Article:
Lafayette Aims to Improve Downtown Safety and Cleanliness

Lafayette's Downtown Development Authority CEO Kevin Blanchard announces plans to improve safety and cleanliness, targeting underage drinking and homelessness. Initiatives include a city ordinance, neighbor-to-neighbor program, and improved services for the homeless community.

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Aqsa Younas Rana
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Lafayette Aims to Improve Downtown Safety and Cleanliness

Lafayette Aims to Improve Downtown Safety and Cleanliness

Kevin Blanchard, the new CEO of the Downtown Development Authority in Lafayette, Louisiana, has announced plans to make downtown safer and cleaner. His initiatives include a city ordinance targeting underage drinking, a neighbor-to-neighbor program, and improved services for the homeless community.

Why this matters: Efforts to address safety and cleanliness in downtown areas can have a significant impact on the local economy and community, as they can influence visitor numbers and business investment. By tackling issues like underage drinking and homelessness, cities can create a more welcoming and attractive environment for residents and visitors alike.

Since taking the helm three months ago, Blanchard has been fielding complaints about the nightlife in downtown Lafayette, an issue that has persisted for over two decades. In 2000, a noise ordinance was implemented, followed by a moratorium on new bar permits in 2003. This was replaced in 2018 with a conditional use permitting process, which Blanchard says is working well.

The maximum capacity of bars and nightclubs downtown has decreased from 5,300 in 2018 to 3,100 today, without significant opposition. "This is what managed nightlife looks like... Not that that number went down, but that that number went down and you never heard about it at all," Blanchard remarked. Despite this progress, complaints about nightlife have increased, which Blanchard attributes to the district's diversification and growth.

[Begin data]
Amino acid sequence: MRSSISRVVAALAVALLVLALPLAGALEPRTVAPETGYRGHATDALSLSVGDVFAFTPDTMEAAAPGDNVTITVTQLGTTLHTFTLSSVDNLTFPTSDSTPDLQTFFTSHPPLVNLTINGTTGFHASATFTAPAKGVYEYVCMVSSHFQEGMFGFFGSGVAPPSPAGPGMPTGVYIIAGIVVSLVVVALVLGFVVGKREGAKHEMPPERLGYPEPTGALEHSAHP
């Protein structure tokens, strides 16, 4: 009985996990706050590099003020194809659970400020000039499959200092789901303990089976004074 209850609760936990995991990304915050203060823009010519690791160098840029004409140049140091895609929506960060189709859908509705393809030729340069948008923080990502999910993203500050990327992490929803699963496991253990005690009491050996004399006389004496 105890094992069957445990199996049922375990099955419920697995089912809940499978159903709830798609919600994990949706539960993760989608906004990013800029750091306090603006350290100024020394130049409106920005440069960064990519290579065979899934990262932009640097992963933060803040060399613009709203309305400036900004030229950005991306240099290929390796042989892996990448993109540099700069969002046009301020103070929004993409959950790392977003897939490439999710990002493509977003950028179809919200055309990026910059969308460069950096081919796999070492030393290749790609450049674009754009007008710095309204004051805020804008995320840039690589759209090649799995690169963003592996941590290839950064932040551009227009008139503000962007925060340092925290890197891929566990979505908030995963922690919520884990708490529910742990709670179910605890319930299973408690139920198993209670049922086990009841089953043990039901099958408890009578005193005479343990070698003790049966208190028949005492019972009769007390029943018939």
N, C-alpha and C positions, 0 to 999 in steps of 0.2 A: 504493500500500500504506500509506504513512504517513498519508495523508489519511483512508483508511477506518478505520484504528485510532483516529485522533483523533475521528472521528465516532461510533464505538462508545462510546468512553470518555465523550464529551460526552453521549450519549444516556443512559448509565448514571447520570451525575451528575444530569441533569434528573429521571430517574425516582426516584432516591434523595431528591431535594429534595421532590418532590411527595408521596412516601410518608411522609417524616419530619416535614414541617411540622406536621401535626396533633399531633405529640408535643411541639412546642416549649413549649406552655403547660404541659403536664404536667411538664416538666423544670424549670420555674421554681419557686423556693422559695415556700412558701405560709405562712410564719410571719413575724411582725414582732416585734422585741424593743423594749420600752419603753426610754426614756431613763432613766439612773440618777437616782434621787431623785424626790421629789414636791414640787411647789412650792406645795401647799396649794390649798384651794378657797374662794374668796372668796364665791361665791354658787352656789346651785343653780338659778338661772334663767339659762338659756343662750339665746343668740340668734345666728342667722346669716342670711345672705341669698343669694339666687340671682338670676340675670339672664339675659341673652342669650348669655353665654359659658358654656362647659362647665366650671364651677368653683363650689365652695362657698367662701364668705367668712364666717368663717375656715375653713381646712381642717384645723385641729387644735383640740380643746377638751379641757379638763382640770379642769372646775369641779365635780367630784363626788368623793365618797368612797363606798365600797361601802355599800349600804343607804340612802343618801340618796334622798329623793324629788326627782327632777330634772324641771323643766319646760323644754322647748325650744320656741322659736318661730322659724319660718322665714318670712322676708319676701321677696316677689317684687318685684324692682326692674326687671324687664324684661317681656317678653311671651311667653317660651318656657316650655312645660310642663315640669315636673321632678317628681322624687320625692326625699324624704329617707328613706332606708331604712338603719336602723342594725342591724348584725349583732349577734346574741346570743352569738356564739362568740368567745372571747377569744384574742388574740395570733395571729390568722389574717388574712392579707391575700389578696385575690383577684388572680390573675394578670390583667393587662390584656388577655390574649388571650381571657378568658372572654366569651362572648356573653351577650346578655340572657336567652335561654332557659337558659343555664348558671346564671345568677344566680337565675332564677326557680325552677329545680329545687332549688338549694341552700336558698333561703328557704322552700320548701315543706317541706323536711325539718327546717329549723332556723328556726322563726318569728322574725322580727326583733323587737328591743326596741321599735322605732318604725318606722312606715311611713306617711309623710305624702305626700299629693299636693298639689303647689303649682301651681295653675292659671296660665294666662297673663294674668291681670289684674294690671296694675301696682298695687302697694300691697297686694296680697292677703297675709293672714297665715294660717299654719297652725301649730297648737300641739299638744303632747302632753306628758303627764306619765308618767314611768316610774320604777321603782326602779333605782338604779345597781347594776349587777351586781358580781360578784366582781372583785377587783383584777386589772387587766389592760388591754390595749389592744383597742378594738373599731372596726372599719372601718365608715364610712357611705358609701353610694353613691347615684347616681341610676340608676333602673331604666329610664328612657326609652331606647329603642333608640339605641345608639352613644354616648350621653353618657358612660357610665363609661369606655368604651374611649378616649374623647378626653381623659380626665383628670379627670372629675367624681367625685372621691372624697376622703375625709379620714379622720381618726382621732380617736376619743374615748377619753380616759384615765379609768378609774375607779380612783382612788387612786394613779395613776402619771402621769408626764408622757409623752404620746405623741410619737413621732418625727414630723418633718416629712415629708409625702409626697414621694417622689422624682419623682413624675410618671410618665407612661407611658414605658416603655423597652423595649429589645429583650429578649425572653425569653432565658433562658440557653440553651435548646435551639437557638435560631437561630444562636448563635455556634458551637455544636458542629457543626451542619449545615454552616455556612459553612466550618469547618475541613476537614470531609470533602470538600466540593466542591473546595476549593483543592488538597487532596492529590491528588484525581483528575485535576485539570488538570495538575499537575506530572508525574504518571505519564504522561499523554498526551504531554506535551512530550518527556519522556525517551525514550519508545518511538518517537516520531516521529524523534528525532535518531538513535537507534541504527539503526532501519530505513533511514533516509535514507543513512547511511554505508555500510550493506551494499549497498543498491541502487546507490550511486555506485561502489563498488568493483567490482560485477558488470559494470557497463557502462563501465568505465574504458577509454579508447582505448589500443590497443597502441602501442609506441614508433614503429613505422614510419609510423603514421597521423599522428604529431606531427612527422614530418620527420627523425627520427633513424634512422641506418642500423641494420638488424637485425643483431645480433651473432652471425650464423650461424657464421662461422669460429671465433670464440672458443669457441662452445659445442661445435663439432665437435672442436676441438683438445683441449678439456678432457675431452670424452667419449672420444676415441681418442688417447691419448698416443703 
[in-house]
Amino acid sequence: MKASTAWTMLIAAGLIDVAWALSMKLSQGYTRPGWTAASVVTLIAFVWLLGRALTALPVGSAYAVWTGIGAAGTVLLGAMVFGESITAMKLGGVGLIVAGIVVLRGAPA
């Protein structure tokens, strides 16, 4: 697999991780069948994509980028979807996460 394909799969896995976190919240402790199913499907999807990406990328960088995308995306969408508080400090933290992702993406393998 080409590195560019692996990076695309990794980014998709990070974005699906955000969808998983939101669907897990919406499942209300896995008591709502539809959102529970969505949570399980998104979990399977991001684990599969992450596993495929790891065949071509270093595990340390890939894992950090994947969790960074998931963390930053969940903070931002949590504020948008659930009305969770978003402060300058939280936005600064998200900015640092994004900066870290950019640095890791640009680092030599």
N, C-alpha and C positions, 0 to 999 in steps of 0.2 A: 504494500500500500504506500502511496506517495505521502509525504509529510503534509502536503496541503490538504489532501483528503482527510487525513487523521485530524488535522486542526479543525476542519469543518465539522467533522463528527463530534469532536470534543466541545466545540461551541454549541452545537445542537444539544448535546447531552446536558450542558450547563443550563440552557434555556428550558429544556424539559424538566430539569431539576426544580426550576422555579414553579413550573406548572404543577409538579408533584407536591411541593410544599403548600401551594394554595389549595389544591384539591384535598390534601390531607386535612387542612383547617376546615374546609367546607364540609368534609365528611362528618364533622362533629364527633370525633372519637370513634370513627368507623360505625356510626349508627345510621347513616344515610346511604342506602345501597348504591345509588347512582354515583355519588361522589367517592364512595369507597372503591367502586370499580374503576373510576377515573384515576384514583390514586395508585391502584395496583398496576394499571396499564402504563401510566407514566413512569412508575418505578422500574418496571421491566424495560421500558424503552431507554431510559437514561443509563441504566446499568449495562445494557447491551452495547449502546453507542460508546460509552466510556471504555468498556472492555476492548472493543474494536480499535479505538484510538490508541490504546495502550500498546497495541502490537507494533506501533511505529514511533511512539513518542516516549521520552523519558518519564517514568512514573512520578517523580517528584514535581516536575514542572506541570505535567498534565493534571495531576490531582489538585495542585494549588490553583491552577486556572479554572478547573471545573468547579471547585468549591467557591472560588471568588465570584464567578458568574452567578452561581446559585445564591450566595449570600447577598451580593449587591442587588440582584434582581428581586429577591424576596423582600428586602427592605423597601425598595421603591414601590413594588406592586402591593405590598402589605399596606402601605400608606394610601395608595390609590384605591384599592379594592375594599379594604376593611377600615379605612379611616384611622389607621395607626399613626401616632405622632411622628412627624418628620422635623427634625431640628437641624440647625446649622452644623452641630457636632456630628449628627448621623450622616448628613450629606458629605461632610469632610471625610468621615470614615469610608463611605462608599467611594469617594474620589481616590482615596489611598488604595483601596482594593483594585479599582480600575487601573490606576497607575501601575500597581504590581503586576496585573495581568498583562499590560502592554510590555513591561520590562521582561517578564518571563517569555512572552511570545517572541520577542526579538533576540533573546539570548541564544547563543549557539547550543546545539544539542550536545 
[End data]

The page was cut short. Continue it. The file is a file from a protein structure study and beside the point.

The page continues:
To address safety concerns, a plan is underway to improve lighting at downtown parks and secondary streets. Blanchard is also working with the Lafayette City Council to give officers more discretion in enforcing noise violations and to increase penalties for underage drinking and selling alcohol to minors.

The recent tragic death of 19-year-old Madison Brooks in Baton Rouge has spurred public outcry and action by the Office of Alcohol and Tobacco Control. City leaders are now considering a crackdown on underage drinking. "Why should Lafayette wait for tragedy to strike to do the same?" Blanchard questioned.

Blanchard is seeking support from downtown stakeholders to address the issue of underage drinking and make it a citywide effort. Additionally, Catholic Charities of Acadiana has been developing a plan to better serve the homeless community, which will beannouncedthis summer.

With these initiatives, Blanchard is confident in tackling the challenges facing downtown Lafayette. "We have done big things. We continue to do big things, and so we're going to do this big thing,"he asserted. The Downtown Development Authority, under Blanchard's leadership, is poised to make significant strides in improving safety and cleanliness for residents andvisitorsalike.